And their exposure to technology and sharing tools is happening at an increasingly younger age. At school, conversations about sharing I am having with students in Grade 5 are increasingly happening in Grade 1 or 2. The advent of popular creation (and connection) tools like Minecraft and the opportunity to connect through a myriad of game systems,  plus the ease of use with apps like FaceTime etc. means that we need to advise, help and manage our younger techies who have the savvy to use the technology but are still developing the judgment and ethical guidance to protect themselves and others. Open and transparent communication about digital citizenship and careful and considered access to technology from the early primary years and up (“sandboxing”) will help to build trust and aid students to make better choices when using a variety of devices in a variety of situations.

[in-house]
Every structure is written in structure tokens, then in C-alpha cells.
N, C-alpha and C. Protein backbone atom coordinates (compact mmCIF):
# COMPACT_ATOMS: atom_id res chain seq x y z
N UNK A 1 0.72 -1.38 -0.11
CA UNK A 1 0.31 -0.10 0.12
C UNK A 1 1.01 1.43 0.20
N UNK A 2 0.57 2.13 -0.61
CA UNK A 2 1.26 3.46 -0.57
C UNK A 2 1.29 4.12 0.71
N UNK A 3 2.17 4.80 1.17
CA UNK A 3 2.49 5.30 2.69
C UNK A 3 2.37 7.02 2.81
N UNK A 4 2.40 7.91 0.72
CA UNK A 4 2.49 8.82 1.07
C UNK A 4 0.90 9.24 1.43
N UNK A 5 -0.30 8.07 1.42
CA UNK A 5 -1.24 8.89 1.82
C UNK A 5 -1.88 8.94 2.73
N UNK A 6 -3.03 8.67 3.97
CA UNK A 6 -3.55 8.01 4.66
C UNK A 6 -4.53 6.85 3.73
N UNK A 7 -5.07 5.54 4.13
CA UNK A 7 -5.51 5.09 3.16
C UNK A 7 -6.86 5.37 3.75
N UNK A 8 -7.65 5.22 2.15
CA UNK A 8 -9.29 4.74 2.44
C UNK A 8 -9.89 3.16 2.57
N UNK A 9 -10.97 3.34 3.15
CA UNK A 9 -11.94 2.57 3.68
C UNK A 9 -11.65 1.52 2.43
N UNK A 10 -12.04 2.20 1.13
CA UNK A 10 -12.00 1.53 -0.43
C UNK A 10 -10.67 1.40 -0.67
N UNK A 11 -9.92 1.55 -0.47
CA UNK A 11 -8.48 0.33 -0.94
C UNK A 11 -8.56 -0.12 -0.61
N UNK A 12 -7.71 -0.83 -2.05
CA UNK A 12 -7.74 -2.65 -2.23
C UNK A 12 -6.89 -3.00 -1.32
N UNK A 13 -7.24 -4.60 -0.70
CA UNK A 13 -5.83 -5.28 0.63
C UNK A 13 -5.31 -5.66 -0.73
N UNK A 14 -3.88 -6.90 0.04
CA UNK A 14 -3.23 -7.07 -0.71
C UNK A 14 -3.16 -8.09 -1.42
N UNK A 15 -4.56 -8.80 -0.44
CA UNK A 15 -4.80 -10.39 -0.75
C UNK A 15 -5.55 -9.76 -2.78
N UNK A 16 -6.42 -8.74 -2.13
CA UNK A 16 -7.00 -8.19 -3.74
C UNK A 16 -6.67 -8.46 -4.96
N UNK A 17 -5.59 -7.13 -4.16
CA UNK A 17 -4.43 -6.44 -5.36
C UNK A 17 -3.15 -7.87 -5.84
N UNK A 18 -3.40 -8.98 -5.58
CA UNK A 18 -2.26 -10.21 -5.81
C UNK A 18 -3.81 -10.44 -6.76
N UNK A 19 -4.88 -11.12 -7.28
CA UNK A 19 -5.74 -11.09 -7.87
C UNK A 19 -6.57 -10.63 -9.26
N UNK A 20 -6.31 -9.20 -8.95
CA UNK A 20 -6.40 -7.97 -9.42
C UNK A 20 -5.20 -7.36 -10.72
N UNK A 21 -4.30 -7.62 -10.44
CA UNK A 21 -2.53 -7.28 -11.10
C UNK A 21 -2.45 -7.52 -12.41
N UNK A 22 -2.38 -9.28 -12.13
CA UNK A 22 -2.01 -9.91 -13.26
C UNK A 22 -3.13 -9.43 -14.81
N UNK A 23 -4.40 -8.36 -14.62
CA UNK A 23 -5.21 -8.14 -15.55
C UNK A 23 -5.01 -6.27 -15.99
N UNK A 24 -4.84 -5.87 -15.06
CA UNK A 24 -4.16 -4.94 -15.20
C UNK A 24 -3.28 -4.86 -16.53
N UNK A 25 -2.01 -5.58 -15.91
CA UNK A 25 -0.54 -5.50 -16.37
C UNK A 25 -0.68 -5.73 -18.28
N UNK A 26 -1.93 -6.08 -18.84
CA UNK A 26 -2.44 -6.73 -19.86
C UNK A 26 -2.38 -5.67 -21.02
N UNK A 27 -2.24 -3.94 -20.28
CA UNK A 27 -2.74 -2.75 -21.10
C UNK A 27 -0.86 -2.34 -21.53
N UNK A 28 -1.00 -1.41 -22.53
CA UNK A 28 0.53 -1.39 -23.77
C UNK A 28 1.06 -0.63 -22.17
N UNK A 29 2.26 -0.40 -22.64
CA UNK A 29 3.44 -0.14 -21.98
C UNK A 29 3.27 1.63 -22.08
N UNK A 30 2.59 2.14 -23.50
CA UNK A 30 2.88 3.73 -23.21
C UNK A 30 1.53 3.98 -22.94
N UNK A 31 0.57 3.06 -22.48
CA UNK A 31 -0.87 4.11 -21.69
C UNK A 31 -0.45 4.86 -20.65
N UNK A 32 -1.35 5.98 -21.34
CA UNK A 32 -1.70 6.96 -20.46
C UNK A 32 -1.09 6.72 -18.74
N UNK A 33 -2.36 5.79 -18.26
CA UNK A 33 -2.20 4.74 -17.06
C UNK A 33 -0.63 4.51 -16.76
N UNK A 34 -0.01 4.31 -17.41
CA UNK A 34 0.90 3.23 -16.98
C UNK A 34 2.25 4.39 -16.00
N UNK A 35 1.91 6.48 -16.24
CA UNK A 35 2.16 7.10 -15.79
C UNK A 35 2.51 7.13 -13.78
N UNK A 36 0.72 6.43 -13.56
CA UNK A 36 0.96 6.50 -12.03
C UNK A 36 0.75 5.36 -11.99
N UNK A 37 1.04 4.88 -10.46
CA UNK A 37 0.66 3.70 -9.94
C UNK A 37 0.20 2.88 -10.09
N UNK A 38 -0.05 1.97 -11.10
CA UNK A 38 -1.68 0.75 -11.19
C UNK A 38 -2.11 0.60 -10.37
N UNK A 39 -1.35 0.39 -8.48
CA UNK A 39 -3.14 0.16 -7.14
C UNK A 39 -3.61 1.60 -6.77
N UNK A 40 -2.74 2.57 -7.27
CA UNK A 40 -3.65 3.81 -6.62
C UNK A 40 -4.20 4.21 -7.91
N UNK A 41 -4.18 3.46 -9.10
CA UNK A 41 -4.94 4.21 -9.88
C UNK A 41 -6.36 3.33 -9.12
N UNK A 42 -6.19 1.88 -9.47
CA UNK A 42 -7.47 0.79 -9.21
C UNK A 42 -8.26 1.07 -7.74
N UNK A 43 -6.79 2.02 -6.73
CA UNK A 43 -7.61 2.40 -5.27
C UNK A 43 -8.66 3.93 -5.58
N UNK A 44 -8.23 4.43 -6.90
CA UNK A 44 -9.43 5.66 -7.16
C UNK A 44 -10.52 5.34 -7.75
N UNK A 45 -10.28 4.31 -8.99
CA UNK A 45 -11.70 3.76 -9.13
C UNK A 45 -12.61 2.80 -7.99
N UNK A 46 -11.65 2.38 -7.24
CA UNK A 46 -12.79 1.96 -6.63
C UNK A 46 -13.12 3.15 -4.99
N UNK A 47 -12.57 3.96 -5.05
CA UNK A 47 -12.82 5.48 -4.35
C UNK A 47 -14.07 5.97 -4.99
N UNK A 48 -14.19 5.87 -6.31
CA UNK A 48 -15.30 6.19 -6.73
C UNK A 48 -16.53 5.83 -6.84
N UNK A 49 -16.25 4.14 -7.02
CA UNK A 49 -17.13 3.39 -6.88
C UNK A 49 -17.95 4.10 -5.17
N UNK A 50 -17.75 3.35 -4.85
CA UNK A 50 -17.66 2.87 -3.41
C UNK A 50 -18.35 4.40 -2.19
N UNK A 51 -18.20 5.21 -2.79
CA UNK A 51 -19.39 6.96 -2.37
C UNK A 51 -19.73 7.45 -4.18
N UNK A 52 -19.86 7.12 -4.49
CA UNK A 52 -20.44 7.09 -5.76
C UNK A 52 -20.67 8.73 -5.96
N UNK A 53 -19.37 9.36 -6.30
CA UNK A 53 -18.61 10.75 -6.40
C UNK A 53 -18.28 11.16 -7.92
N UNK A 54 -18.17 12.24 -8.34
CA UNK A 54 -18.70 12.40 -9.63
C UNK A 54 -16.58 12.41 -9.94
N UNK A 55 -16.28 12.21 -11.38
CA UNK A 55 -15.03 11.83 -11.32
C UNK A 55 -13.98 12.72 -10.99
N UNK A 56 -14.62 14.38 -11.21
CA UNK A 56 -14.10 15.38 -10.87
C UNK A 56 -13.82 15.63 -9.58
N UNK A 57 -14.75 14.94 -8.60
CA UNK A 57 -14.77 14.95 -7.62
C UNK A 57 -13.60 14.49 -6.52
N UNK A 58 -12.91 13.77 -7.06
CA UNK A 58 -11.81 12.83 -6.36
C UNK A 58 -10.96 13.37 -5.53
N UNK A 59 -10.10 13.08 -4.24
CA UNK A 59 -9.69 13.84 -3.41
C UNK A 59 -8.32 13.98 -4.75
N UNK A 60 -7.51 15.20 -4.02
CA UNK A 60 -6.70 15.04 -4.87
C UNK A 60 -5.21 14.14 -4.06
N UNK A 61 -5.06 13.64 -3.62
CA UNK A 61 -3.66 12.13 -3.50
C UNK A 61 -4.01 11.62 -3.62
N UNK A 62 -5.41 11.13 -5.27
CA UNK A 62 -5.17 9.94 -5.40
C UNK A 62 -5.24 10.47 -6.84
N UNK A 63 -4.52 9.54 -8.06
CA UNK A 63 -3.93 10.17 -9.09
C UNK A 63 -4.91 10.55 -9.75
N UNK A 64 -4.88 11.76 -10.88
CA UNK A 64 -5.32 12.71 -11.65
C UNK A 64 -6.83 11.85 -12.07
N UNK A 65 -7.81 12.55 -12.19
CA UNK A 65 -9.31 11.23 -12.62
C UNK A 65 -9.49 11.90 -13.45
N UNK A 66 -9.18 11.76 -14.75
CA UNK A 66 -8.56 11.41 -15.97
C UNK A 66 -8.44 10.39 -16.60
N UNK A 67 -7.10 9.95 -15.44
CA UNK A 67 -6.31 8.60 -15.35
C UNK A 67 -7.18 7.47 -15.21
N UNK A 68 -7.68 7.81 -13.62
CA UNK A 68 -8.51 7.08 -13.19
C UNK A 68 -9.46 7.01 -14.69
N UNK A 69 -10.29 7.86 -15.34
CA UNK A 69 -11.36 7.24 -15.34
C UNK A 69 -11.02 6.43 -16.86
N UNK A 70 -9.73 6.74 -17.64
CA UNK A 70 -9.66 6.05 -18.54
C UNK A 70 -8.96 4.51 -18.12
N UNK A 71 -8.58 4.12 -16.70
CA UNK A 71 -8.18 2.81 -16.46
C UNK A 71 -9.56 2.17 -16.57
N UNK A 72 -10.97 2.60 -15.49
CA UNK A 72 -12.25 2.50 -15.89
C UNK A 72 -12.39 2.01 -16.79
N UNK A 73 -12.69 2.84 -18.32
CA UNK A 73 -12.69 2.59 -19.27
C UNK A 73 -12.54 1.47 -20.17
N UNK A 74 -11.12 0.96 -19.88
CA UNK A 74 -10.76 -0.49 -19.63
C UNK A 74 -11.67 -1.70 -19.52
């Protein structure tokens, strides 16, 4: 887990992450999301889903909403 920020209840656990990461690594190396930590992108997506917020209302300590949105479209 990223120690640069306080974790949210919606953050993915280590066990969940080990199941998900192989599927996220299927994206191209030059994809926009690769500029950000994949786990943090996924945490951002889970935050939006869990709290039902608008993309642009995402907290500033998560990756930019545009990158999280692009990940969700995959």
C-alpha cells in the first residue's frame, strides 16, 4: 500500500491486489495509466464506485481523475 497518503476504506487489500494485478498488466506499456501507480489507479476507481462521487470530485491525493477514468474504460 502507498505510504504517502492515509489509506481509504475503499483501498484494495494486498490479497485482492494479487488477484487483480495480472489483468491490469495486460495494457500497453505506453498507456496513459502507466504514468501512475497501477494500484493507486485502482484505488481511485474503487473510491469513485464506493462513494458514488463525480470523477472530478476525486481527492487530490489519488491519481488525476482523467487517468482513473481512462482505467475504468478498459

Here is an overview of the resources we use to promote and explore this topic with our students starting in Grade One.

Students learn Digital Citizenship (Internet Safety) as part of our Information and Communication Technology curriculum.  About twelve years ago, I began teaching our students in Grade Five about how to keep themselves safe on the internet (back in the day we called it the “Internet Driver’s Licence” and they had to “pass the course” to access email and use the “Internet Super highway” !!) Each subsequent year, our curriculum expanded to include more elementary students as they access the internet, play games and use a variety of devices (in variety of settings) at an increasingly younger age.